Do plant traits predict the competitive abilities of closely related species?

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Japanese chaff flower (Achyranthes japonica) and Palmer amaranth (Amaranthus palmeri) at the same density in the controlled field experiment conducted at Southern Illinois University. Photo credit: Lauren Schwartz.
Japanese chaff flower (Achyranthes japonica) and Palmer amaranth (Amaranthus palmeri) at the same density in the controlled field experiment conducted at Southern Illinois University. Photo credit: Lauren Schwartz.

Invasive species are a threat to every ecosystem and thus there is a strong incentive to predict which species will become invasive before they become too widespread and unmanageable. In a recent study published in AoB PLANTS, Schwartz et al. conducted a multi-year, temporally replicated, greenhouse and field experiment based on plant functional traits, quantifying competitive ability and making phylogenetic comparisons to determine the invasive potential of four closely related species varying in invasion status, life history and habitat. Their results suggest that these closely related species do exhibit similar competitive abilities and that the invasiveness and not the life history or habitat of these species appear to be the driving factor of competitiveness.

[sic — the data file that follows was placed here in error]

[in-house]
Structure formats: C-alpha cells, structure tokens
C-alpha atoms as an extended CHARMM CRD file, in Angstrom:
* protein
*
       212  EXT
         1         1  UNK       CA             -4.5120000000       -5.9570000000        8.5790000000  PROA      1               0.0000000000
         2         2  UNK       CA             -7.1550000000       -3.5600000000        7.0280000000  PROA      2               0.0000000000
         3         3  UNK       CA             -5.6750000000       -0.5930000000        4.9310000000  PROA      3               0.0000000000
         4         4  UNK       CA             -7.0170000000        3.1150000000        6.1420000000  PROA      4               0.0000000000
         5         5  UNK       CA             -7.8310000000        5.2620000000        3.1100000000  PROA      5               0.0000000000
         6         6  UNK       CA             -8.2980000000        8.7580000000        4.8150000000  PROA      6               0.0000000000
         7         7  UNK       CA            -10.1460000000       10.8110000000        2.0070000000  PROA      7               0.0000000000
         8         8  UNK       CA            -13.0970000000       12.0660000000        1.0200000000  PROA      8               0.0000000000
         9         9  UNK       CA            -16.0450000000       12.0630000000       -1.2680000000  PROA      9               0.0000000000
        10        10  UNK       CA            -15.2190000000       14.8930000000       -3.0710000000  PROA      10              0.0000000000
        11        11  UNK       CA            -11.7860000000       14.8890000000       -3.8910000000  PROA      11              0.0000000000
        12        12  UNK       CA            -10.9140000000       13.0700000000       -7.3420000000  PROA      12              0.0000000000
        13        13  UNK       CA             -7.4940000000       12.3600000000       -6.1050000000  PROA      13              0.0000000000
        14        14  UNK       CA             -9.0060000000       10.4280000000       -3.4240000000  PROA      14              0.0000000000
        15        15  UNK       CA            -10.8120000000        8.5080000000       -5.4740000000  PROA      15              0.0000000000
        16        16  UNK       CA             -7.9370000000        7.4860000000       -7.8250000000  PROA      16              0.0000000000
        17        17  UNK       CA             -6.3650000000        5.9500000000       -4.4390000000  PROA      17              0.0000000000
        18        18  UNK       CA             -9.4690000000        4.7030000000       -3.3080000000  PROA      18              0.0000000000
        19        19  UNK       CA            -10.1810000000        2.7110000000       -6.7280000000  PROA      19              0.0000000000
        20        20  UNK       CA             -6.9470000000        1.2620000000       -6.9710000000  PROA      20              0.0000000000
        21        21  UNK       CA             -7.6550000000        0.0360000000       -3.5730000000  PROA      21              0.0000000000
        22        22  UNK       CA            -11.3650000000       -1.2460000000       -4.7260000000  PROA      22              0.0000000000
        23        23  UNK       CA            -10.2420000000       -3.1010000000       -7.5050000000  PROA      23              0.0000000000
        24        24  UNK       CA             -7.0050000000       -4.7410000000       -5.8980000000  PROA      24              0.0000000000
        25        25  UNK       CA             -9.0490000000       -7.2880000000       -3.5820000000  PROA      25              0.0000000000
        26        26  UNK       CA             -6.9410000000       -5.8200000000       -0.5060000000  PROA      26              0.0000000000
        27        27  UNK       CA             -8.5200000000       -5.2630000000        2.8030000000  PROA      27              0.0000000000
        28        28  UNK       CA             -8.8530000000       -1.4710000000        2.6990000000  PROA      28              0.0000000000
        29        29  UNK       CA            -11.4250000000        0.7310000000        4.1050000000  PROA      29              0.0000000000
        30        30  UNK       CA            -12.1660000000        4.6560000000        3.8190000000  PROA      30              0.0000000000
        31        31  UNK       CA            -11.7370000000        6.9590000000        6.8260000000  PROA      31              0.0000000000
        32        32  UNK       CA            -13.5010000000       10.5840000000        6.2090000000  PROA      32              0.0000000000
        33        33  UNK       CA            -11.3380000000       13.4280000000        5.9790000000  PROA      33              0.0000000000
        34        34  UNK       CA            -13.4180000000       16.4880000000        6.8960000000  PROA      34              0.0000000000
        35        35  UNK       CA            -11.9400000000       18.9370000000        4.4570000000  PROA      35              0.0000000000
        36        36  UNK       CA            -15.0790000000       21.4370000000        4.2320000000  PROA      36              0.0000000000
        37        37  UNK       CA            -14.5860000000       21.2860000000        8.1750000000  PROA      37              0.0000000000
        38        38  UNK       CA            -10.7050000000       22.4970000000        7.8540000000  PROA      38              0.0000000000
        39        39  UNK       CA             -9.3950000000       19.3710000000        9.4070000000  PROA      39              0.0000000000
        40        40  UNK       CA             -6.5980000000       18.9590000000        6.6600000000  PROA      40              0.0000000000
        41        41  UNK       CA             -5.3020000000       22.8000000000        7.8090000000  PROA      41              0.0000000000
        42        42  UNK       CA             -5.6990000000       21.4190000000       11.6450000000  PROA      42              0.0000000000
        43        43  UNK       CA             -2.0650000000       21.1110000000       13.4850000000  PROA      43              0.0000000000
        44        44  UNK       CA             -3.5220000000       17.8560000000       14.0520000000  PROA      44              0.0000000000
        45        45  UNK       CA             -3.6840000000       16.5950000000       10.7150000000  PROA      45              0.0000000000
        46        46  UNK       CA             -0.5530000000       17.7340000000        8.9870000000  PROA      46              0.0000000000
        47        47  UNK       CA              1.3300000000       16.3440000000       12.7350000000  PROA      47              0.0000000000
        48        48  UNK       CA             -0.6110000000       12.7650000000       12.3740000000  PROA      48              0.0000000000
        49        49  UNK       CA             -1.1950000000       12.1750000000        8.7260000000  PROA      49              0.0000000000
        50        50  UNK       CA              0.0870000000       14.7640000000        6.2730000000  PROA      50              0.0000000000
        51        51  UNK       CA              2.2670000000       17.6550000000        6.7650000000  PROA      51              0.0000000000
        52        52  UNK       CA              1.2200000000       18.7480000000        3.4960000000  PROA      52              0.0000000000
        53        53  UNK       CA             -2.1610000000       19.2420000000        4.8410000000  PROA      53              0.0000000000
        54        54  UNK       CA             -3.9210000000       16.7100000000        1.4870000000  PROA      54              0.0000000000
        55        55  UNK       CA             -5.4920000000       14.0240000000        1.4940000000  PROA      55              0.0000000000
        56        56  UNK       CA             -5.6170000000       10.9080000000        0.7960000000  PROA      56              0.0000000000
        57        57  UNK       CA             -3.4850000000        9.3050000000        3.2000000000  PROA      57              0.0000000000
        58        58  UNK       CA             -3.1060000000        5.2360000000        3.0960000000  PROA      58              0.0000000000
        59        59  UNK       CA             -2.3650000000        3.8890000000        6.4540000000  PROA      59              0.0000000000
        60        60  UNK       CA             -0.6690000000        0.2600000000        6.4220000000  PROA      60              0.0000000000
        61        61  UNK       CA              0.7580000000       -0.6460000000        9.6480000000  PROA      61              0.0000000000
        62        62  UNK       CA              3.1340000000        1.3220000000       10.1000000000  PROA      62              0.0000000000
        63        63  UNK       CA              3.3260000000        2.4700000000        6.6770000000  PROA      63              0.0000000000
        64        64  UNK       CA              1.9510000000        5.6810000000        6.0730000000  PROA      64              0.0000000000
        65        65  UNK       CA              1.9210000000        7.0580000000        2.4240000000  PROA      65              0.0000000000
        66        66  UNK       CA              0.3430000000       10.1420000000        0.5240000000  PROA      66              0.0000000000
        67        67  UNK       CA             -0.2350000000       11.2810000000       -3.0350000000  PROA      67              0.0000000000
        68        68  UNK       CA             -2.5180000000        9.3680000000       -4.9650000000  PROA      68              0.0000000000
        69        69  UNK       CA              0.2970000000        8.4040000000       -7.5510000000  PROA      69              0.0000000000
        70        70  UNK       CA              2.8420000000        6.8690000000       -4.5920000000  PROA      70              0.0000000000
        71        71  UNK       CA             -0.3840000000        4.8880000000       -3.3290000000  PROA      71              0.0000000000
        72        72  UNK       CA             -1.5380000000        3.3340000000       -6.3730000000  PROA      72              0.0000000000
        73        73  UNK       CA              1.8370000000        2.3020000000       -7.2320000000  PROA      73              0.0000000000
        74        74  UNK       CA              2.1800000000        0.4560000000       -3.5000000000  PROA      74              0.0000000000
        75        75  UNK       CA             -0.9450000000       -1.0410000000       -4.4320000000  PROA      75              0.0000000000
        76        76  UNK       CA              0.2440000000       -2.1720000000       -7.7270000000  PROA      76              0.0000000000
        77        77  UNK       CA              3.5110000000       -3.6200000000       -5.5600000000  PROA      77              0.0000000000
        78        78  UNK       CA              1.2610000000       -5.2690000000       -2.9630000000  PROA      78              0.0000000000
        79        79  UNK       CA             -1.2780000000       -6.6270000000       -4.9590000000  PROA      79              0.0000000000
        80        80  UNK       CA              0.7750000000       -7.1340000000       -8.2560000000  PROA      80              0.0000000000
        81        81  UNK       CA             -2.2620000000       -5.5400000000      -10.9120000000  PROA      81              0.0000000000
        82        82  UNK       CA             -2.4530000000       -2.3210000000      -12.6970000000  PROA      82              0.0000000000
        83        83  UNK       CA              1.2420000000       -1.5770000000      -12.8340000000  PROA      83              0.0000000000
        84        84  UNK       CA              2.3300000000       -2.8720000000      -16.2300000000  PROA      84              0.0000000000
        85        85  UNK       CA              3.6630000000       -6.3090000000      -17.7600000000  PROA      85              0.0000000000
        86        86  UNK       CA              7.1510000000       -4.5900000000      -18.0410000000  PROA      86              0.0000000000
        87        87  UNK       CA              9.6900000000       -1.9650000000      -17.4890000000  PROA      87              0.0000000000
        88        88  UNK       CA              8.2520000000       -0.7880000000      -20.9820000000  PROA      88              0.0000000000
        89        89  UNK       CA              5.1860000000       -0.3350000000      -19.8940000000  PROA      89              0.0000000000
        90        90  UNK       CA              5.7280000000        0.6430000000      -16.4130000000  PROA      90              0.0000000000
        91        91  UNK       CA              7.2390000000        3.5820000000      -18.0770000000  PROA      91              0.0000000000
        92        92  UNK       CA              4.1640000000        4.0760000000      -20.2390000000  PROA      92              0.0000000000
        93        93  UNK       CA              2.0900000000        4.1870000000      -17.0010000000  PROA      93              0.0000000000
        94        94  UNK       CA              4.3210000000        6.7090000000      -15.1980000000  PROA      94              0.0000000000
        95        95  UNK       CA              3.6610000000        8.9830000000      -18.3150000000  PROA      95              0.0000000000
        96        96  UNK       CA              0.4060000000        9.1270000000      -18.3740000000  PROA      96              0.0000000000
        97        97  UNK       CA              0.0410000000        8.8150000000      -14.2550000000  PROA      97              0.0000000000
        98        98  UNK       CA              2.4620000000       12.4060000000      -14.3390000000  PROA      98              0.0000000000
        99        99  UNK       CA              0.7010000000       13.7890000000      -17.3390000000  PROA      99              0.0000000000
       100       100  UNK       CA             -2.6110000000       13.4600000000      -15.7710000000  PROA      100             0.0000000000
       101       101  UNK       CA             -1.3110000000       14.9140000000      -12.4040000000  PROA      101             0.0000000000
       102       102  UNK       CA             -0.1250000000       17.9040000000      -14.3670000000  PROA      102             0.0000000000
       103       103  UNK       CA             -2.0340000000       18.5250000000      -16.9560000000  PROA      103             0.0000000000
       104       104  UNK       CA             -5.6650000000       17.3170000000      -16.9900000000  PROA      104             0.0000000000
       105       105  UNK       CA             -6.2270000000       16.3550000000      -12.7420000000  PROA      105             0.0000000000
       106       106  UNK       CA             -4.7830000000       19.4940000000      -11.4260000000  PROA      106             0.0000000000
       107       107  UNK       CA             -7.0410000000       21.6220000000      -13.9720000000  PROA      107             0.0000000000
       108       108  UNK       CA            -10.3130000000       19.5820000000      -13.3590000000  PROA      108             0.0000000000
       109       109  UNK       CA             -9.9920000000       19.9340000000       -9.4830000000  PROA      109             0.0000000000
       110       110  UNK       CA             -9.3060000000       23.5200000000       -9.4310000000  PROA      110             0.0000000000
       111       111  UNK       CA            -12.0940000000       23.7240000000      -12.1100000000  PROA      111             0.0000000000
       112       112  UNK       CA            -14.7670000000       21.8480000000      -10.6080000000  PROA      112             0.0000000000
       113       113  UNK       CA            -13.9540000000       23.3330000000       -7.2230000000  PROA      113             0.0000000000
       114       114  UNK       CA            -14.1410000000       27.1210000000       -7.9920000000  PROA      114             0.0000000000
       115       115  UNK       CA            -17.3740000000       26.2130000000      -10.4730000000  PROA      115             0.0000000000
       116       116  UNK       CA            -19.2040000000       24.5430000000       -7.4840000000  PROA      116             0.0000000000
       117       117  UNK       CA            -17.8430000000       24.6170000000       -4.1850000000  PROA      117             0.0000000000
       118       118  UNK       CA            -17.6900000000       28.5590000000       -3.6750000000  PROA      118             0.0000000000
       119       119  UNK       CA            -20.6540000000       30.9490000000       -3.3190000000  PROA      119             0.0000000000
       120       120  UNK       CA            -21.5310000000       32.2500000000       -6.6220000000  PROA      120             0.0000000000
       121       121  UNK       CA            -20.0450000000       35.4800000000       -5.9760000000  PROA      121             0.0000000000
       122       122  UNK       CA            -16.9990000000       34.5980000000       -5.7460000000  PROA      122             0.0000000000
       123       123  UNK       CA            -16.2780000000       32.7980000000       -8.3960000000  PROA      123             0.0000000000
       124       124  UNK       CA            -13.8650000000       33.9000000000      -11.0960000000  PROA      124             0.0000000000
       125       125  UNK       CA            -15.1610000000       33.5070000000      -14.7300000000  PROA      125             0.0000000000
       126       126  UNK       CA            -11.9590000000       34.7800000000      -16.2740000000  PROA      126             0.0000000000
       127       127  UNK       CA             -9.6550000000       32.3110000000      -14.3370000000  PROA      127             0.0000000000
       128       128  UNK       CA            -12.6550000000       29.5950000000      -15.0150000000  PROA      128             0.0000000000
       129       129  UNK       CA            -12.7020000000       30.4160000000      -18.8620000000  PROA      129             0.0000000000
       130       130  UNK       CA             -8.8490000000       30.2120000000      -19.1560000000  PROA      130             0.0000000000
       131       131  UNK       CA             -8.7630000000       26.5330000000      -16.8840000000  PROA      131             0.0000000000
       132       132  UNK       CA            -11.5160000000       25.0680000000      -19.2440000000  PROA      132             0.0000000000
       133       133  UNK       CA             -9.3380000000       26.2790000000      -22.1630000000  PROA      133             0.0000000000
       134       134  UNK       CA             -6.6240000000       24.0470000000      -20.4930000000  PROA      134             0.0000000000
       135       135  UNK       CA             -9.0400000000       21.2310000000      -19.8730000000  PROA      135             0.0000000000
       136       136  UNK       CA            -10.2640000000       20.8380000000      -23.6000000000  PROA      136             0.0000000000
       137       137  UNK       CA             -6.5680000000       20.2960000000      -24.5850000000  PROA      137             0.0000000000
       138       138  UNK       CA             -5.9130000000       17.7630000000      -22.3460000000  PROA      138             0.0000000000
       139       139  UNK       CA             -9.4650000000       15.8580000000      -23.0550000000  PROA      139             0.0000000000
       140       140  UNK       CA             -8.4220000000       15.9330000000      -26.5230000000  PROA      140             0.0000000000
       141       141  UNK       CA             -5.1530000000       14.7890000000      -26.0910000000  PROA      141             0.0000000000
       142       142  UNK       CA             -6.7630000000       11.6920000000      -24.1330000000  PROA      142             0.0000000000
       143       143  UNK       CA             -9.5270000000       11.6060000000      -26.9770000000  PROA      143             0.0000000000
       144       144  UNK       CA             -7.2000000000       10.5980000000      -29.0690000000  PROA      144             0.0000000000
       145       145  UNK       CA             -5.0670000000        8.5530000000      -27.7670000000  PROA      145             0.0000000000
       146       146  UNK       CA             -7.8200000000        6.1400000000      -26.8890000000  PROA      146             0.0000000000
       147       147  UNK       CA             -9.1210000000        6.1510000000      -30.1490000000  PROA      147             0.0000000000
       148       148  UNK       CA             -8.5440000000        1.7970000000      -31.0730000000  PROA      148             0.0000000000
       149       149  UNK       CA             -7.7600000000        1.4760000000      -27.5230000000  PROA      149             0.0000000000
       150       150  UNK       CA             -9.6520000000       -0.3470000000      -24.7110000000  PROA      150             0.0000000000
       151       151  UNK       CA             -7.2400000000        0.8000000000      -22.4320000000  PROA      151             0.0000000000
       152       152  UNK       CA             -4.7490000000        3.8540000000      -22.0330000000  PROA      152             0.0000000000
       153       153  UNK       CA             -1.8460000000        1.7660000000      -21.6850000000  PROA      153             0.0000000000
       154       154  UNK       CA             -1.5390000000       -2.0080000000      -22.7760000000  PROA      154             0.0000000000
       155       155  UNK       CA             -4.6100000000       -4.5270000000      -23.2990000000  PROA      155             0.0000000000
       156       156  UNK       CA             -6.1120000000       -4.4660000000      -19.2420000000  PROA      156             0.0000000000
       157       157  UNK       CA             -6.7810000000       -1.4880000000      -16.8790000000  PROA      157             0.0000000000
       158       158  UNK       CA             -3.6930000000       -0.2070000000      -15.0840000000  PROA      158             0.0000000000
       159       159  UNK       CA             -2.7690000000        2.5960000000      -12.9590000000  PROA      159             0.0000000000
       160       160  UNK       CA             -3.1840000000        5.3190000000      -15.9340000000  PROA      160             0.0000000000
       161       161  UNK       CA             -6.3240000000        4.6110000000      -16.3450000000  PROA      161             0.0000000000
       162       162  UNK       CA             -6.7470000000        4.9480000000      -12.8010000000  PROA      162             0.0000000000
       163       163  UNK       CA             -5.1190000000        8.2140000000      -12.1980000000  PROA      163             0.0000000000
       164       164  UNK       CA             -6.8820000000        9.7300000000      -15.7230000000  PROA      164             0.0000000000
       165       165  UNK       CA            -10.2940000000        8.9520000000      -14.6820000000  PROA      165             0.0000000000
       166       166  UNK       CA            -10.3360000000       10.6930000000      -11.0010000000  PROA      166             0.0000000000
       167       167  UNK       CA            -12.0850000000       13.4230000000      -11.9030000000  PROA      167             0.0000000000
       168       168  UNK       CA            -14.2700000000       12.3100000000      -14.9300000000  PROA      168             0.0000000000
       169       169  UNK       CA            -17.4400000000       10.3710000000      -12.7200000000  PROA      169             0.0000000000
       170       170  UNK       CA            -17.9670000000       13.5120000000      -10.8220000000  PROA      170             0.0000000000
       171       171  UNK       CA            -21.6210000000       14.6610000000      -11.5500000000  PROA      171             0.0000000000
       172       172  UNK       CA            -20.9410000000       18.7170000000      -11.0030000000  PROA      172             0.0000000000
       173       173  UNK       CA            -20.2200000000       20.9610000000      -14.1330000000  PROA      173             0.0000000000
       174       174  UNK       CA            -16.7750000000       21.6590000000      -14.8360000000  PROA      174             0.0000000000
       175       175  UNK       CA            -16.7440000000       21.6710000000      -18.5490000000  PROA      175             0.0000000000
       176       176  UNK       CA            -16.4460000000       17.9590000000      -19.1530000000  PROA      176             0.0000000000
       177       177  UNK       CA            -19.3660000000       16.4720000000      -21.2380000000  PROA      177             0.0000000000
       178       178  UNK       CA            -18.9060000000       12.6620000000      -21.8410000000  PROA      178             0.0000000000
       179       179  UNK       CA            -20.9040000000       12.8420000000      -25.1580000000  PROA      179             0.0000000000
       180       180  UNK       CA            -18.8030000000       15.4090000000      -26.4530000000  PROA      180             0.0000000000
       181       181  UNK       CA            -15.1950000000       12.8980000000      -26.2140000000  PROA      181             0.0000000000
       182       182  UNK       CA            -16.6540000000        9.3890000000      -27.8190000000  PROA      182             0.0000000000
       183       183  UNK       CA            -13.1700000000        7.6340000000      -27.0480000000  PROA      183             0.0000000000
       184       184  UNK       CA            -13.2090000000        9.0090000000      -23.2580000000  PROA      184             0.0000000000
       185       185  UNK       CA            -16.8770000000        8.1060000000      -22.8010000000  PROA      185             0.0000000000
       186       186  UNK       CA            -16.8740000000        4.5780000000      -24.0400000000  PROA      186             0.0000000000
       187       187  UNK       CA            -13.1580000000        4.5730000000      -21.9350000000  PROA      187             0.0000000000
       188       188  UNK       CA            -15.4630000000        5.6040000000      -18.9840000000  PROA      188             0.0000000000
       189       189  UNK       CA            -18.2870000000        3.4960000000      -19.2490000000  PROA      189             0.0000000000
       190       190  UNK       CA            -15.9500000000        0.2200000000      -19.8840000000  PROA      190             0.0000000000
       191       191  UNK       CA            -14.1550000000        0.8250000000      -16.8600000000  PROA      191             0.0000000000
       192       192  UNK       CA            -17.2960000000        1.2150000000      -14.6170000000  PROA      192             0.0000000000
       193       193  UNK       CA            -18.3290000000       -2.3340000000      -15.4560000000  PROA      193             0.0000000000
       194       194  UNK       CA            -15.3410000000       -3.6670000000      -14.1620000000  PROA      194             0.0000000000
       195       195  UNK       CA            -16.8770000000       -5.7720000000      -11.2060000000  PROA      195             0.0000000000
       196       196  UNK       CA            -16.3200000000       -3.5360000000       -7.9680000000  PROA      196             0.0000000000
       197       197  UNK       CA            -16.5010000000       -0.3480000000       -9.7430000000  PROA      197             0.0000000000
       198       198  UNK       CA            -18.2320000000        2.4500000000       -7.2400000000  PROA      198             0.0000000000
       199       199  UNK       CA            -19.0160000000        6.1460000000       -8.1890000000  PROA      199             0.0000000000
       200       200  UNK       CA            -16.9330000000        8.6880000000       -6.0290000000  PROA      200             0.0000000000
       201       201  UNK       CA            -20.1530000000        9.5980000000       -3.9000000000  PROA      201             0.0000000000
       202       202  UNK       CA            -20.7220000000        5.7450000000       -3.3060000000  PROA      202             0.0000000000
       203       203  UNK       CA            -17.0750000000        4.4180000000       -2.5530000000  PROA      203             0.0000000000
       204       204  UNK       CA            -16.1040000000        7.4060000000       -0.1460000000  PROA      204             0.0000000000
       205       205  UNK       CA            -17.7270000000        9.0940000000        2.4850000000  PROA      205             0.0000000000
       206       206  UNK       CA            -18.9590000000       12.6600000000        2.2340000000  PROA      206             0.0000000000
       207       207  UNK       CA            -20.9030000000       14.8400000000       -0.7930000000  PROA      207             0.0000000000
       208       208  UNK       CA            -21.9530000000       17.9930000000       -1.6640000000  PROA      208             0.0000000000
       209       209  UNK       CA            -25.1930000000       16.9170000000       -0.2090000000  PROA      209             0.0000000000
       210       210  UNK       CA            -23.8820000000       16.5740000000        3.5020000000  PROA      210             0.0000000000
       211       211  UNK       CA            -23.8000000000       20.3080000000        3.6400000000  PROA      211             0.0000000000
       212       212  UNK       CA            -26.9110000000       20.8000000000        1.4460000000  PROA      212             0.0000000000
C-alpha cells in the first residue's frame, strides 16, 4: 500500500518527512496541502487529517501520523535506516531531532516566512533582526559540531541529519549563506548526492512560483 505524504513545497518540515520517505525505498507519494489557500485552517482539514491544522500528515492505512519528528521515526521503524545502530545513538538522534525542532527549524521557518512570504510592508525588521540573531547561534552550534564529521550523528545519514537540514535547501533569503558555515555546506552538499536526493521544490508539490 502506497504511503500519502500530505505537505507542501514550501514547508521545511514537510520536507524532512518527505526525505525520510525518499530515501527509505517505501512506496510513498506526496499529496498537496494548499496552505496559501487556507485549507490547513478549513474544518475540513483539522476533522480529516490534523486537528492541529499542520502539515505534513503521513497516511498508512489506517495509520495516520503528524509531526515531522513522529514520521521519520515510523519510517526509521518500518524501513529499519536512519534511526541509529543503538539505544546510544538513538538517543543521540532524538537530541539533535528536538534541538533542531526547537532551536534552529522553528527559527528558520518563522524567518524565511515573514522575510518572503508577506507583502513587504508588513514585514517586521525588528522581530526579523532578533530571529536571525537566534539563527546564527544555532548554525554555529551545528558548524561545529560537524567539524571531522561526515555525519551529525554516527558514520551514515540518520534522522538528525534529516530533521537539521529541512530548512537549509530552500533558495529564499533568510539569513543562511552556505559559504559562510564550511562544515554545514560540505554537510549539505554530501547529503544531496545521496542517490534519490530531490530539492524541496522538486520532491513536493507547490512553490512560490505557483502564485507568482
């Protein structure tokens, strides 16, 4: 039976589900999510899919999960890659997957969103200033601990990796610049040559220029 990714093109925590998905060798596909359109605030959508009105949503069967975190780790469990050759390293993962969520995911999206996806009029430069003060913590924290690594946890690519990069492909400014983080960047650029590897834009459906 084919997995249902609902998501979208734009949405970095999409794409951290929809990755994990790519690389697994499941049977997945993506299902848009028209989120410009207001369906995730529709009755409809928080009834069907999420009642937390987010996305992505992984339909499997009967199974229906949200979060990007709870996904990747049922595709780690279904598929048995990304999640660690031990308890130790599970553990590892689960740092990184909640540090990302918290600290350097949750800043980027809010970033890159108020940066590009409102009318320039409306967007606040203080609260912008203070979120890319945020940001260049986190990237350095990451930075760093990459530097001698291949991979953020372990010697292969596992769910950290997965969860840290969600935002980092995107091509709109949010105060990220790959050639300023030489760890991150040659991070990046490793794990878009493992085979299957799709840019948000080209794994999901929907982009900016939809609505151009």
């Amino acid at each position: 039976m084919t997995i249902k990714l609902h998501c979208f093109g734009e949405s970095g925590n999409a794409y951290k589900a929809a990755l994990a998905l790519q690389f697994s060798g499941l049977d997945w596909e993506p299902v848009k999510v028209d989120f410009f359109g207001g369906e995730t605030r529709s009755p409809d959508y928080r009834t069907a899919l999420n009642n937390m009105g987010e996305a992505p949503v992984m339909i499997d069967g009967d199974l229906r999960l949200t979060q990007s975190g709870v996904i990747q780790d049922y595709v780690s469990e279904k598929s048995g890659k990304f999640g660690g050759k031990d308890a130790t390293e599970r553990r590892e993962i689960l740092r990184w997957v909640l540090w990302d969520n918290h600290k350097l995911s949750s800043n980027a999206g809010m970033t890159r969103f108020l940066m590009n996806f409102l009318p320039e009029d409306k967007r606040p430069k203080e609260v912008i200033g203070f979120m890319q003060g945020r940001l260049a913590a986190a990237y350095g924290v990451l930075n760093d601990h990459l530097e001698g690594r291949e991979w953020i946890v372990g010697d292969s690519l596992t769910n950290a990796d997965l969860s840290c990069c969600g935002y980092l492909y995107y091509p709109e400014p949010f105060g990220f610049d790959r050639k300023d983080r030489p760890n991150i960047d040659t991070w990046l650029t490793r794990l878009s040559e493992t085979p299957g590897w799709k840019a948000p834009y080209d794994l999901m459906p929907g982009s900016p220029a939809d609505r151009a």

Reference

Schwartz, L. M., Gibson, D. J., & Young, B. G. (2015). Do plant traits predict the competitive abilities of closely related species? AoB Plants, 8, plv147. http://dx.doi.org/10.1093/aobpla/plv147


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